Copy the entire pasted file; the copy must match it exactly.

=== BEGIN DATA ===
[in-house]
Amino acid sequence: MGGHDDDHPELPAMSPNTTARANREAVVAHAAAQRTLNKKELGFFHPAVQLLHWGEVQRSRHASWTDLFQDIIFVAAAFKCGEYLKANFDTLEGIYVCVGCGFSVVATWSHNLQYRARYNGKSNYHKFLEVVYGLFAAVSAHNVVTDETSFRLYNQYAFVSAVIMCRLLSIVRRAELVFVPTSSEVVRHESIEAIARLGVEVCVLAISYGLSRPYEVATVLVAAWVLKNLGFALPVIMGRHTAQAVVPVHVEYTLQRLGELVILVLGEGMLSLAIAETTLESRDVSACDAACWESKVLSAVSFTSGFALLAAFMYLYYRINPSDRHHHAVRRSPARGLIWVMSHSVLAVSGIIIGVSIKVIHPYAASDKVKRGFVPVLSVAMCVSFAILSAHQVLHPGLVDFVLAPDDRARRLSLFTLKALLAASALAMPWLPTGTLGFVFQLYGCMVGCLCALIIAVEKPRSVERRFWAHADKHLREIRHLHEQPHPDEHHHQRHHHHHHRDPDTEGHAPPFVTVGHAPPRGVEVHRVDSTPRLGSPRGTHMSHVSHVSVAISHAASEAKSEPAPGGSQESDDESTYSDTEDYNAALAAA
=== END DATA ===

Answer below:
[in-house]
Amino acid sequence: MGGHDDDHPELPAMSPNTTARANREAVVAHAAAQRTLNKKELGFFHPAVQLLHWGEVQRSRHASWTDLFQDIIFVAAAFKCGEYLKANFDTLEGIYVCVGCGFSVVATWSHNLQYRARYNGKSNYHKFLEVVYGLFAAVSAHNVVTDETSFRLYNQYAFVSAVIMCRLLSIVRRAELVFVPTSSEVVRHESIEAIARLGVEVCVLAISYGLSRPYEVATVLVAAWVLKNLGFALPVIMGRHTAQAVVPVHVEYTLQRLGELVILVLGEGMLSLAIAETTLESRDVSACDAACWESKVLSAVSFTSGFALLAAFMYLYYRINPSDRHHHAVRRSPARGLIWVMSHSVLAVSGIIIGVSIKVIHPYAASDKVKRGFVPVLSVAMCVSFAILSAHQVLHPGLVDFVLAPDDRARRLSLFTLKALLAASALAMPWLPTGTLGFVFQLYGCMVGCLCALIIAVEKPRSVERRFWAHADKHLREIRHLHEQPHPDEHHHQRHHHHHHRDPDTEGHAPPFVTVGHAPPRGVEVHRVDSTPRLGSPRGTHMSHVSHVSVAISHAASEAKSEPAPGGSQESDDESTYSDTEDYNAALAAA